Counting the costs of children's smoking.
The recent publication of the 1994 OPCS survey of smoking among secondary school children confirmed that the Health of the Nation target for children's smoking (a reduction in regular smoking from 8% in 1988 to less than 6% in 1994) has not been achieved.
In 1994,12% of English schoolchildren aged 11-15 were regular smokers (as were 12% in Scotland, 9% in Wales, and 12.5% in Northern Ireland).
In 1994 the government spent around £10 million on initiatives to prevent smoking, but received around £8643 million in tax receipts from tobacco sales, about £108 million of which was tax receipts from the illegal sale of cigarettes to children under 16 years old.
The tobacco industry spent an estimated £100 million on promotional activities.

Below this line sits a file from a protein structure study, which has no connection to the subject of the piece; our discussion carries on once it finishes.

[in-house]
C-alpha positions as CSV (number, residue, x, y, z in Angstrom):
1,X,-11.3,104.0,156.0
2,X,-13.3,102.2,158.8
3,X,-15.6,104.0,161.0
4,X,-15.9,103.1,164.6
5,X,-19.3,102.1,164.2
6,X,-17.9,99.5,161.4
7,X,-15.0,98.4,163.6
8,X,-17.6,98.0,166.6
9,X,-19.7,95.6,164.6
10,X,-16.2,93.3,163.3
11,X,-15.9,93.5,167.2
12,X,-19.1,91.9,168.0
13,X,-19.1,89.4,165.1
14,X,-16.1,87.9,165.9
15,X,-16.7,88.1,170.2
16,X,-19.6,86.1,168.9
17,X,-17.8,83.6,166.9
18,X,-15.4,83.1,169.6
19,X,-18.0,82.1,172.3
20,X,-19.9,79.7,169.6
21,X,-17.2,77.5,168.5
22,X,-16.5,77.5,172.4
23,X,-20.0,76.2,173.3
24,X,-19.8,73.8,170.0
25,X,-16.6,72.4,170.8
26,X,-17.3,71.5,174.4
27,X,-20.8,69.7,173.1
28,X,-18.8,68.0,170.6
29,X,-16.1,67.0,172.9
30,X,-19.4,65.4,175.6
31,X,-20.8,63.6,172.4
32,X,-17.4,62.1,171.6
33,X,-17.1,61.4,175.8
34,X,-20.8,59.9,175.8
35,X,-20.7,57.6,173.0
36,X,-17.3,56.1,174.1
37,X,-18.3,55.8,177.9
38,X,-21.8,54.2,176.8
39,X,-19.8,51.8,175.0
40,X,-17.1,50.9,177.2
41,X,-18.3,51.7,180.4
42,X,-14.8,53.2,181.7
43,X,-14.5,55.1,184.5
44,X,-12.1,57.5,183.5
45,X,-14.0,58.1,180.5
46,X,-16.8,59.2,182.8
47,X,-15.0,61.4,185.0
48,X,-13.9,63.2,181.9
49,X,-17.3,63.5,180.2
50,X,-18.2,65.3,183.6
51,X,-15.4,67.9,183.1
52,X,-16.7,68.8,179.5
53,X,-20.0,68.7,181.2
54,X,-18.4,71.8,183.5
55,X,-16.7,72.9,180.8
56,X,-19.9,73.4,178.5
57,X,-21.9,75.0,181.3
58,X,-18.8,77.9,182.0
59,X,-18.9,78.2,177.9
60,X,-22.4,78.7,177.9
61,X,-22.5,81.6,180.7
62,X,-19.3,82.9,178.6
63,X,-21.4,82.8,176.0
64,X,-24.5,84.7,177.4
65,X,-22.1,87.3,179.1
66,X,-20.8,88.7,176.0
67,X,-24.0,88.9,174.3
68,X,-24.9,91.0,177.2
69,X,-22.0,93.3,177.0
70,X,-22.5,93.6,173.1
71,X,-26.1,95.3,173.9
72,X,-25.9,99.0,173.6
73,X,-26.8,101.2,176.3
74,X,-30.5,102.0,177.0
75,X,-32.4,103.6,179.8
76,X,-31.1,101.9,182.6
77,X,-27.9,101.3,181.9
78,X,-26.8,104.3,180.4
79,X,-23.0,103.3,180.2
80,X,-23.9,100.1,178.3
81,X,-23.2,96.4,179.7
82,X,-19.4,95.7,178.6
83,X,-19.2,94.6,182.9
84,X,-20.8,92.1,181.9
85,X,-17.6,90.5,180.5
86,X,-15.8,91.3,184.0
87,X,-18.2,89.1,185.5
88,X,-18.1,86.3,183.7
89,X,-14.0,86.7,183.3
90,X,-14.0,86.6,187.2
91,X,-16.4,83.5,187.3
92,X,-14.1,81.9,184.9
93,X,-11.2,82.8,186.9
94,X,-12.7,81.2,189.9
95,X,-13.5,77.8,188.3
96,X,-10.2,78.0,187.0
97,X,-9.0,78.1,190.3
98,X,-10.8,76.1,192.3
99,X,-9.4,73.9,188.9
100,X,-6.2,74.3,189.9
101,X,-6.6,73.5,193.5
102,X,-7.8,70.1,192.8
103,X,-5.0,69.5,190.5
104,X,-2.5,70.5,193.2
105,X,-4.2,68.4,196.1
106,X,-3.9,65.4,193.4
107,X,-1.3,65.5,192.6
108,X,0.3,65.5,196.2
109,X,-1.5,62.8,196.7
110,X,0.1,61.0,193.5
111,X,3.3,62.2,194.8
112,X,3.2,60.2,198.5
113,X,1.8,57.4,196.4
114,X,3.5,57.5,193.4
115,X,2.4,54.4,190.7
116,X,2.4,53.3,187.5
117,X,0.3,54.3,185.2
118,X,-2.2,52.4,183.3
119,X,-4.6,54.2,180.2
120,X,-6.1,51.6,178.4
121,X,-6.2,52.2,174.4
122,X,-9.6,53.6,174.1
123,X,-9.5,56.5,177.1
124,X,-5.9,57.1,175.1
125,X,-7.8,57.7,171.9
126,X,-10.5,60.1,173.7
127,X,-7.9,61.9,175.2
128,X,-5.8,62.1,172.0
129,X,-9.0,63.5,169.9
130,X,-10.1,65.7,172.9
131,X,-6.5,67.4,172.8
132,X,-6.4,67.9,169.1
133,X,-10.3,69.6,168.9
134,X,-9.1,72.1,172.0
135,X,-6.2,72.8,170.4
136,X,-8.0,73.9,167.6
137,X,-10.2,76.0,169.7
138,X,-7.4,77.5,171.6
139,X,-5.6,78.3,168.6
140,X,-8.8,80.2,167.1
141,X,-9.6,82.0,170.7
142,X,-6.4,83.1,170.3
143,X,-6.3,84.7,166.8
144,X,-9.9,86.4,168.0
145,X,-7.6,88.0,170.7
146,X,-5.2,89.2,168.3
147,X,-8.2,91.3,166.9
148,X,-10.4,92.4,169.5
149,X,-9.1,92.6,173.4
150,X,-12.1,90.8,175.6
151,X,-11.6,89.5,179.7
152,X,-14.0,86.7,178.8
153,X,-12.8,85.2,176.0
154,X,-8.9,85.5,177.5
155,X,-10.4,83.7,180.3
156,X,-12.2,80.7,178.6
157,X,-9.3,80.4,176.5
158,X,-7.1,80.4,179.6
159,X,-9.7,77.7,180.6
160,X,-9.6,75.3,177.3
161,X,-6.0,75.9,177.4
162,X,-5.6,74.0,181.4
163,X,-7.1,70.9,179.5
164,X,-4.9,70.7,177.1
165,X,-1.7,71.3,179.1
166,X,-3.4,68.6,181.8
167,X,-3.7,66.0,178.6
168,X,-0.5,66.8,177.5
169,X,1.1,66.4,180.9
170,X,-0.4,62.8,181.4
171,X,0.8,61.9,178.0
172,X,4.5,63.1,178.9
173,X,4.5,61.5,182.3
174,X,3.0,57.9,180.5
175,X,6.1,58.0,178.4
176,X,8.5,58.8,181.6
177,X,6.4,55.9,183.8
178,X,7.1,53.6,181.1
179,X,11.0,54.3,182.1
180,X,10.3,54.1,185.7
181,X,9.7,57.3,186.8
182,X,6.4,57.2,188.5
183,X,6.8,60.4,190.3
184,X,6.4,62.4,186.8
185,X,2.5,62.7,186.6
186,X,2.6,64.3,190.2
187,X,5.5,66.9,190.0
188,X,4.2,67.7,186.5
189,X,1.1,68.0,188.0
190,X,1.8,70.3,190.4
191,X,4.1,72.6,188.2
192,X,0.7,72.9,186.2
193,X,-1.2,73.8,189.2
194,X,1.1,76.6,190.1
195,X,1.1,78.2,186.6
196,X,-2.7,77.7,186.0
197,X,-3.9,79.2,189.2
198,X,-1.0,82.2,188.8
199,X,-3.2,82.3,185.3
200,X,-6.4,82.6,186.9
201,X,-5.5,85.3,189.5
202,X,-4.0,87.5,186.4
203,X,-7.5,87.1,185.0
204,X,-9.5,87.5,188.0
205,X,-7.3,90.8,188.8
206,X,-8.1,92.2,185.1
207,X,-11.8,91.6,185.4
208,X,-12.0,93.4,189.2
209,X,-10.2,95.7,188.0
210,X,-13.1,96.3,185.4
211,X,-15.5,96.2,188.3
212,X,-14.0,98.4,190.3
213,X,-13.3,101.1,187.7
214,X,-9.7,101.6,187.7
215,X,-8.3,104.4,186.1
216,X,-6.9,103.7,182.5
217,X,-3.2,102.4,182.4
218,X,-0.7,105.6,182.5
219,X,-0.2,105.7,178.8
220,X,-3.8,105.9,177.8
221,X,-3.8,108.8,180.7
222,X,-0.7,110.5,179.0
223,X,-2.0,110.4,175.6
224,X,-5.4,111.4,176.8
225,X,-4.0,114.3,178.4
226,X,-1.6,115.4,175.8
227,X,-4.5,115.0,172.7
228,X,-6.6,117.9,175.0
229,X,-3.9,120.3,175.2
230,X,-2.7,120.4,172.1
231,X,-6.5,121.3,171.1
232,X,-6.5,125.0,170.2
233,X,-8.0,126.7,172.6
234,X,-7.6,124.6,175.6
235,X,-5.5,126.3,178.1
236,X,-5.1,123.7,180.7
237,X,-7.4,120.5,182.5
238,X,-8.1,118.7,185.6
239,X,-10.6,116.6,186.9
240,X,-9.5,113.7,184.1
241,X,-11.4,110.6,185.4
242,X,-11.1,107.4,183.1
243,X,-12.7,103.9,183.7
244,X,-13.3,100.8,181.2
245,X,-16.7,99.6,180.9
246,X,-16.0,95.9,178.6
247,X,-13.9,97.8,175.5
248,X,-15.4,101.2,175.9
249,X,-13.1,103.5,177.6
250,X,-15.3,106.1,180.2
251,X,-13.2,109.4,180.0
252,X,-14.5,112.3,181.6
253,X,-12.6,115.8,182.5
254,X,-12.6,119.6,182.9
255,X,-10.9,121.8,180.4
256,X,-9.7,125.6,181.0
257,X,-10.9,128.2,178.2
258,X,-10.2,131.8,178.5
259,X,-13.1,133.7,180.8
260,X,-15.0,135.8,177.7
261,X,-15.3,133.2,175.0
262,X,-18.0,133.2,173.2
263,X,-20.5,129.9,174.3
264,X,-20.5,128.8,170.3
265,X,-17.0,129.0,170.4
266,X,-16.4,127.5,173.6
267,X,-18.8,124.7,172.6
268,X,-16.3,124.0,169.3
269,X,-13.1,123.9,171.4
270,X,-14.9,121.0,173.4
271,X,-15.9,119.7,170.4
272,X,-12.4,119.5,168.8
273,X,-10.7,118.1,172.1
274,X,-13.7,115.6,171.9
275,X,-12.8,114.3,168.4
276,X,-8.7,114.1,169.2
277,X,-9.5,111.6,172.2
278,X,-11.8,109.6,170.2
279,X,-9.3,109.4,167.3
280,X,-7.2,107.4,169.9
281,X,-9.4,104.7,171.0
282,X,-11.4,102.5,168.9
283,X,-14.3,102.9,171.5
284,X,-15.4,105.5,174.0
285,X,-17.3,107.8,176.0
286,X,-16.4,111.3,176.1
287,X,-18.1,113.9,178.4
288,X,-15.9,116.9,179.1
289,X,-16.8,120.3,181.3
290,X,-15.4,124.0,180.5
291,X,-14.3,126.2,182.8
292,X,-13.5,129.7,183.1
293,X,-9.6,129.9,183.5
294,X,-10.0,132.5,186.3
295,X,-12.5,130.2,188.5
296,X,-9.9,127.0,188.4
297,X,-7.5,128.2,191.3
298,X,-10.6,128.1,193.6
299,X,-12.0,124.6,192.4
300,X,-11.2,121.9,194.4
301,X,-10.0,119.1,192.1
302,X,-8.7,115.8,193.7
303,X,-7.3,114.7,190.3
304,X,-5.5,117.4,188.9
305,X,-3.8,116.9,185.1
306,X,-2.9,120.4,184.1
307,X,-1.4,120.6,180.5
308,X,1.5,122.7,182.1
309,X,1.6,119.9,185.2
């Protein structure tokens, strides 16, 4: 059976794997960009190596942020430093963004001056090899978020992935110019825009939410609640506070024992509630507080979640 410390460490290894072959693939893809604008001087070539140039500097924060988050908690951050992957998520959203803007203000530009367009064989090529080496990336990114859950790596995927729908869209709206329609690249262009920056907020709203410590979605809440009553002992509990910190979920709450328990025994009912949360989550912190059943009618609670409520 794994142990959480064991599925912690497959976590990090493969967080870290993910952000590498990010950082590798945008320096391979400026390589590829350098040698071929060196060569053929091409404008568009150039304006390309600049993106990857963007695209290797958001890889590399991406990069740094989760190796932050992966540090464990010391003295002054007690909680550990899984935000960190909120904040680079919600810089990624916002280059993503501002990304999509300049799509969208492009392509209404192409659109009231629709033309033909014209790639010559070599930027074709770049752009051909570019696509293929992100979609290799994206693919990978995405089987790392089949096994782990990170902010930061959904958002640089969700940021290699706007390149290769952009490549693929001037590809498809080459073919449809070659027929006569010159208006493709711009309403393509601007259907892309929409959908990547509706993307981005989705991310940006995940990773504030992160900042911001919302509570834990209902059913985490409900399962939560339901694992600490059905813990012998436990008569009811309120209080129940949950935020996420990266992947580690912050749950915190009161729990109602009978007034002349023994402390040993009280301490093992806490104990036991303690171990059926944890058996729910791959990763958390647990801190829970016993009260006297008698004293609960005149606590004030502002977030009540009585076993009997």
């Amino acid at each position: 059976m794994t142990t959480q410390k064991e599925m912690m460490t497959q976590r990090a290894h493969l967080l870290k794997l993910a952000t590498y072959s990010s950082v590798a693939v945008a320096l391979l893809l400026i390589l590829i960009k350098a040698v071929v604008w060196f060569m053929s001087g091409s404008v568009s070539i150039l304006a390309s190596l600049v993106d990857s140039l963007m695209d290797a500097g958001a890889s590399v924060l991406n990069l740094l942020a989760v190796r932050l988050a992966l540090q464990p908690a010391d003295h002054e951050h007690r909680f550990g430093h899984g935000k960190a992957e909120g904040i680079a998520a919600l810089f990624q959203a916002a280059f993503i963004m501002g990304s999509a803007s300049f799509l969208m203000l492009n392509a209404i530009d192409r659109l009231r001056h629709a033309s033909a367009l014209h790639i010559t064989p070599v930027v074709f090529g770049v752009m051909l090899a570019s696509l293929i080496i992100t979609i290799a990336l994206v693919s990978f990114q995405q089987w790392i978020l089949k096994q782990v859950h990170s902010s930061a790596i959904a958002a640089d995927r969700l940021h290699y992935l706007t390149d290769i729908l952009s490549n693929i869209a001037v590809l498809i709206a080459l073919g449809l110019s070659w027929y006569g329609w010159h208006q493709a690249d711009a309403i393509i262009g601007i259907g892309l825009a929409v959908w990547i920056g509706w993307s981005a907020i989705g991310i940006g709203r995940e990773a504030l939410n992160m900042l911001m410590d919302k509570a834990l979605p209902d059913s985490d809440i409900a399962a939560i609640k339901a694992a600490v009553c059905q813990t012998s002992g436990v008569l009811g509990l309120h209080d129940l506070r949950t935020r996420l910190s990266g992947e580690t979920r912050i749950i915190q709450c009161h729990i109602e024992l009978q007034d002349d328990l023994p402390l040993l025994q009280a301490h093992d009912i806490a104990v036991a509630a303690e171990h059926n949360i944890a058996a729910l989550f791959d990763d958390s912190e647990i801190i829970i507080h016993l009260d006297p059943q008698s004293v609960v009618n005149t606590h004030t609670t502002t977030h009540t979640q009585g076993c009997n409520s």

Improving current trends in children's smoking by the year 2000 will require decisive action by the government.
The government should legislate to ban tobacco advertising and should use the £108 million taken each year in taxes from smoking children to fund smoking cessation and prevention initiatives.
Mots-clés Pascal : Economie santé, Tabagisme, Prévention, Toxicité, Enfant, Homme
Mots-clés Pascal anglais : Health economy, Tobacco smoking, Prevention, Toxicity, Child, Human
Notice produite par :
Inist-CNRS - Institut de l'Information Scientifique et Technique
Cote : 95-0584085
Code Inist : 002B03E. Création : 01/03/1996.